Now Naaman, captain of the host of the king of Syria,.... The general of Benhadad's army; for he was now king of Syria, though some think Hazael his successor was:

was a great man with his master; high in his favour and esteem:

and honourable; not only acceptable to the king, and loaded with honours by him, but greatly respected by all ranks and degrees among the people:

because by him the Lord had given deliverance unto Syria; out of the hands of their enemies, and victory over them, and particularly in the last battle with Israel, in which Ahab was slain, and, as the Jews suppose, by the hands of Naaman; see Gill on 1 Kings 22:34 however, when any salvation was wrought, or victory obtained, even by Heathens, and by them over Israel, the people of God, it was of the Lord:

he was also a mighty man in valour; a very courageous valiant man:

but he was a leper; was stricken with the leprosy, which had deformed and disgraced his person, and weakened his strength, and dispirited him; all his grandeur and honour could not protect him from this loathsome disease.

Now Naaman, captain of the host of the king of Syria, was a great man with his master, and honourable, because by him the LORD had given {a} deliverance unto Syria: he was also a mighty man in valour, but he was a leper.

(a) Here it appears that among the infidels God has his, and also that the infidels esteem those who do good to their country.

Ch. 2 Kings 5:1-14. The cure of Naaman’s leprosy (Not in Chronicles)

1. honourable] An attempt is made by the LXX. to translate literally the Hebrew expression which is the same as in Isaiah 3:3. τεθαυμασμένος προσώπῳ, ‘admired in the eyes of’. The idea is the passive of ‘an acceptor of persons’. Hence ‘one accepted and acceptable’.

because by him the Lord had given deliverance] R.V. victory. That the Lord was the deliverer is the thought of the Jewish writer. The Syrians would have put the case differently. It is however a matter of interest to note that Jehovah was not regarded by the compiler of this narrative as exclusively the God of the Jews, nor the Gentiles thought to be beyond, or deprived of, His care. He helps them though they know Him not.

deliverance unto Syria] That Naaman was the man ‘who drew a bow at a venture’ and smote Ahab at Ramoth Gilead, and thus gained victory for Syria, is a conjecture of Jewish commentators for which there is not the smallest foundation. About this time the Assyrians invaded Syria and the countries round about, and it is not improbable that this was the war in which Naaman had gained his fame.

a mighty man in [R.V. of] valour] The phrase occurs many times, and nowhere but here is the preposition ‘in’ used, but always ‘of’. The disease with which Naaman was afflicted must have been of a less malignant character than leprosy mostly is, otherwise he would have been physically incapable of soldierly duties.

a leper] The laws of the Jews concerning the separation of lepers from the rest of the people are given in Leviticus 13, 14, and are extremely stringent. Clearly in Syria there were no such regulations, for Naaman goes with the host to war, returns and lives at home with his wife and the household, and attends on the king when he goes to worship in the house of Rimmon.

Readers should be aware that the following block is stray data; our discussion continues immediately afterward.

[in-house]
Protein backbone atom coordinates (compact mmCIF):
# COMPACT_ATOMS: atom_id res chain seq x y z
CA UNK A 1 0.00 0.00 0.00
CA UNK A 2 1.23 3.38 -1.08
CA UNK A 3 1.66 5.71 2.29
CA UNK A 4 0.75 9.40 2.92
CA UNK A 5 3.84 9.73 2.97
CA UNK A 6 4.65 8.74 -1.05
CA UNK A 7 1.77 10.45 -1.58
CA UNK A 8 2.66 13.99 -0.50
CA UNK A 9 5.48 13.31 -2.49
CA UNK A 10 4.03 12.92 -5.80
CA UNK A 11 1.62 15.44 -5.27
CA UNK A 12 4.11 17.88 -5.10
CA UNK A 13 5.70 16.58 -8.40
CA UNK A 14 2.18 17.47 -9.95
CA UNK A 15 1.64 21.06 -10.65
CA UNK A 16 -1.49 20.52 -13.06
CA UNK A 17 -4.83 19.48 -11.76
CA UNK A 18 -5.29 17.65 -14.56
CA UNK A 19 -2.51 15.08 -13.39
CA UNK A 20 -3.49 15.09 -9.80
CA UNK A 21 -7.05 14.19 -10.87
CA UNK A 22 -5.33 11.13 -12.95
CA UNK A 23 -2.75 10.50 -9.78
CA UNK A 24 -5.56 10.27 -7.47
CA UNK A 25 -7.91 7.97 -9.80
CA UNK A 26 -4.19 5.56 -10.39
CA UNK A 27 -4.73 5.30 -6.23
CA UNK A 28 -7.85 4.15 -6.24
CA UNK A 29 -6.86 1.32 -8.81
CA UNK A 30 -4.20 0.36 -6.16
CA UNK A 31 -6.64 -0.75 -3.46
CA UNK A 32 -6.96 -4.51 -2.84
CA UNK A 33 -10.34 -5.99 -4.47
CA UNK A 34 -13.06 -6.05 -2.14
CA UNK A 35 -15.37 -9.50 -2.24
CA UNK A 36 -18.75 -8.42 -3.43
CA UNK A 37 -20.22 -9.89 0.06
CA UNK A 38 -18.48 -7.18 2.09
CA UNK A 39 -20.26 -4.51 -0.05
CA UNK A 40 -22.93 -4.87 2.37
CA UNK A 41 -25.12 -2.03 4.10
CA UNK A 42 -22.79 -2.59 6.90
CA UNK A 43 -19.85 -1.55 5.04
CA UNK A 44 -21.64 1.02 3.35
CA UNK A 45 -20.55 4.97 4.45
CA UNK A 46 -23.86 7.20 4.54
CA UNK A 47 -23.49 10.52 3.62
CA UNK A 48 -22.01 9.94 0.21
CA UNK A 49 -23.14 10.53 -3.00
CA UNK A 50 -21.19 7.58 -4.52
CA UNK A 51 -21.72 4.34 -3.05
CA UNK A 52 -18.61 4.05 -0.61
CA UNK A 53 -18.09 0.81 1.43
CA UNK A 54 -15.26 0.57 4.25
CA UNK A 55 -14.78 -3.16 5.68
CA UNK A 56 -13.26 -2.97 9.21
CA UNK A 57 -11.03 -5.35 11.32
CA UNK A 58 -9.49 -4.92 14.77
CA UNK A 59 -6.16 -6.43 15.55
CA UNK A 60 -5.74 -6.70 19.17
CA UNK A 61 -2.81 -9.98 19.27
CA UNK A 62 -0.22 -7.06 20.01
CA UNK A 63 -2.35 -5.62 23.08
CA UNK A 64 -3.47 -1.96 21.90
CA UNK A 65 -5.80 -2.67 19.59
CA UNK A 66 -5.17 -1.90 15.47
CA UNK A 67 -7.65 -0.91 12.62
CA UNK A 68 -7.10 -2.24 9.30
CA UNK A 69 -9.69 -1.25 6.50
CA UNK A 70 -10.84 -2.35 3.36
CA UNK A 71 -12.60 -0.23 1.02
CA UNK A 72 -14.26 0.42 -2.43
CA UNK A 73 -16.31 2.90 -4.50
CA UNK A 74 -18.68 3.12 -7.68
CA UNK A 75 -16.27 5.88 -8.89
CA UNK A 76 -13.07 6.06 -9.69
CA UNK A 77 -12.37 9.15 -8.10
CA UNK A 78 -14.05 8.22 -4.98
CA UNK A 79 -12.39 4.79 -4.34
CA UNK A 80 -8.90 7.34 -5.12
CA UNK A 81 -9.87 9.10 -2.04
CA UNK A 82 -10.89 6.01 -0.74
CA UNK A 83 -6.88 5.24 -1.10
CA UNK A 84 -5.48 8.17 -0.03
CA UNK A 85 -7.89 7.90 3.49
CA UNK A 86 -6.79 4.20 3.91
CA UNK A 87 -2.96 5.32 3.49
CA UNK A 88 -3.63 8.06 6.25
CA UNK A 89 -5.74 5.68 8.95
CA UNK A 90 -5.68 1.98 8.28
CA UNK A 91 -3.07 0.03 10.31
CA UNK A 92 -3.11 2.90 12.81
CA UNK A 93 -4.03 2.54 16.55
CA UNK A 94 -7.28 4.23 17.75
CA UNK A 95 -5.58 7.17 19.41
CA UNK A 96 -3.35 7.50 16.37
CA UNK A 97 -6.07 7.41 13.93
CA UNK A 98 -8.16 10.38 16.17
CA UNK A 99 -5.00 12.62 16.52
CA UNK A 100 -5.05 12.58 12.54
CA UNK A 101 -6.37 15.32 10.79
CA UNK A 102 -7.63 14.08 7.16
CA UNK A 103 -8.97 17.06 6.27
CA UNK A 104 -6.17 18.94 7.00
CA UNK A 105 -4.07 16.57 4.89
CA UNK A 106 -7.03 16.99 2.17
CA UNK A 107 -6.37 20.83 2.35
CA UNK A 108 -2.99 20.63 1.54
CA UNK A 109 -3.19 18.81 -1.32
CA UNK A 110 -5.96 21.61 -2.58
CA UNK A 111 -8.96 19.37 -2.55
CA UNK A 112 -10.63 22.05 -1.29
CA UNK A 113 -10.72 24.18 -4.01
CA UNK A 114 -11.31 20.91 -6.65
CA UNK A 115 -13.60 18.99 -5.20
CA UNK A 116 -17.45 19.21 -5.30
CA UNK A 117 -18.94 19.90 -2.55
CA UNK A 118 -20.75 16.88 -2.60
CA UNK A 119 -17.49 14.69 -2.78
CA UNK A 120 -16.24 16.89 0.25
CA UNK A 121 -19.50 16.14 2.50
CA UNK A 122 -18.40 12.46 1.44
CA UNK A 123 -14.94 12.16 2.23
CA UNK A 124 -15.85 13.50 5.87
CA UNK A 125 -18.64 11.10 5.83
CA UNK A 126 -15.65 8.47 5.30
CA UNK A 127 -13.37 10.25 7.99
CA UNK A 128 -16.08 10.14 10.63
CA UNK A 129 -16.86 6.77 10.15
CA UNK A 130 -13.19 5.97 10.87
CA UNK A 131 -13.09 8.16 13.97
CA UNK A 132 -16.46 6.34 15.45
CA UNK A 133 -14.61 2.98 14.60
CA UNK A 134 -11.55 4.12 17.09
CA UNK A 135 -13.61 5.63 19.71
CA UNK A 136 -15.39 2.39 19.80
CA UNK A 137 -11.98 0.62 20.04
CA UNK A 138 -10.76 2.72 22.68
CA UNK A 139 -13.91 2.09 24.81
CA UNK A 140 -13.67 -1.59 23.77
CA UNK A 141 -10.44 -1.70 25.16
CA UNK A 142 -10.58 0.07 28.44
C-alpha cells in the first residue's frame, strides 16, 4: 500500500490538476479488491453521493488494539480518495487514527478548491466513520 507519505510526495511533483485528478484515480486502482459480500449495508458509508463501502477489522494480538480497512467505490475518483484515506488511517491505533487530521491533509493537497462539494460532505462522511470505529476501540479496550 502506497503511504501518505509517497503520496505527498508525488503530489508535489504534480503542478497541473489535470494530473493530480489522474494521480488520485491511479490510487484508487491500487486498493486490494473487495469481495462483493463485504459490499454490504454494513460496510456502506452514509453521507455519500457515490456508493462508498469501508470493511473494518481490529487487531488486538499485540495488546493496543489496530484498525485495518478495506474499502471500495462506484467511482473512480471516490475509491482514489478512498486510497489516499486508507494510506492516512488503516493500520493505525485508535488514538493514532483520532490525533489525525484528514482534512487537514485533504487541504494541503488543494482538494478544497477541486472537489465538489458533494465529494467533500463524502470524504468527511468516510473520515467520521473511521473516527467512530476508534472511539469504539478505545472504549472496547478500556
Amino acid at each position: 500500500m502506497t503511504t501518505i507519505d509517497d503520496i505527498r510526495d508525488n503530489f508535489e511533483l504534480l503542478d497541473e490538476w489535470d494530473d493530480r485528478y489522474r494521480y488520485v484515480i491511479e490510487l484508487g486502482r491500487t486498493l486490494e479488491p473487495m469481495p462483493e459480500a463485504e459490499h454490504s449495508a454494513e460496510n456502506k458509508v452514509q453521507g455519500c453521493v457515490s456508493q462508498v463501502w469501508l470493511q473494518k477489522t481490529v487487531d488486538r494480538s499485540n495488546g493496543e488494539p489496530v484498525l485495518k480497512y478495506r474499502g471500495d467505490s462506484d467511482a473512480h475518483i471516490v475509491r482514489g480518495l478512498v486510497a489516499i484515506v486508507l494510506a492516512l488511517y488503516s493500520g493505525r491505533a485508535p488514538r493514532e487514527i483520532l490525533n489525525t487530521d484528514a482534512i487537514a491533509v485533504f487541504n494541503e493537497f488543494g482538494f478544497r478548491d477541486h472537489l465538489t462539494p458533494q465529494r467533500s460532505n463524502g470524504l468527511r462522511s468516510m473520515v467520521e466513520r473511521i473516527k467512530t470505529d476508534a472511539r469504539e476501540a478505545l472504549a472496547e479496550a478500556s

Verse 1. - Now Naaman, captain of the host of the King of Syria. The name "Naaman" is here found for the first time. It is thought to be derived from that of an Aramaean god (Ewald), and appears in the later Arabic under the form of Noman, in which shape it is familiar to the students of Arabian history. Benhadad, who had been wont in his youth and middle age to lead his armies into the field in person (1 Kings 20:1-20; 1 Kings 22:31; 'Ancient Monarchies,' vol. 2. p. 103), seems now in his old age to have found it necessary to entrust the command to a general, and to have made Naaman captain of his host. Compare the similar practice (ibid., p. 101) of the Assyrian monarchs. Was a great man with his master, and honorable - rather, honored, or held in esteem (τεθαυμασμένος, LXX.) - because by him the Lord had given deliverance - literally, salvation, or safety (σωτηρίαν, LXX.) - unto Syria. Probably he had commanded the Syrian army in some of its encounters with the Assyrians, who at this time, under Shalmaneser II., were threatening the independence of Syria, but did not succeed in subjecting it. He was also a mighty man in valor - gibbor hail, commonly translated in our version by "mighty man of valor," does not mean much more than "a good soldier" - but he was a leper. Leprosy had many degrees. Some of the lighter kinds did not incapacitate a man for military service, or unfit him for the discharge of court duties (ver. 18). But there was always a danger that the lighter forms might develop into the severer ones. 2 Kings 5:1Curing of Naaman from Leprosy. - 2 Kings 5:1. Naaman, the commander-in-chief of the Syrian king, who was a very great man before his lord, i.e., who held a high place in the service of his king and was greatly distinguished (פּנים נשׂא, cf. Isaiah 3:3; Isaiah 9:14), because God had given the Syrians salvation (victory) through him, was as a warrior afflicted with leprosy. The ו has not dropped out before מצרע, nor has the copula been omitted for the purpose of sharpening the antithesis (Thenius), for the appeal to Ewald, 354, a., proves nothing, since the passages quoted there are of a totally different kind; but חיל גּבּור is a second predicate: the man was as a brave warrior leprous. There is an allusion here to the difference between the Syrians and the Israelites in their views of leprosy. Whereas in Israel lepers were excluded from human society (see at Leviticus 13 and 14), in Syria a man afflicted with leprosy could hold a very high state-office in the closest association with the king.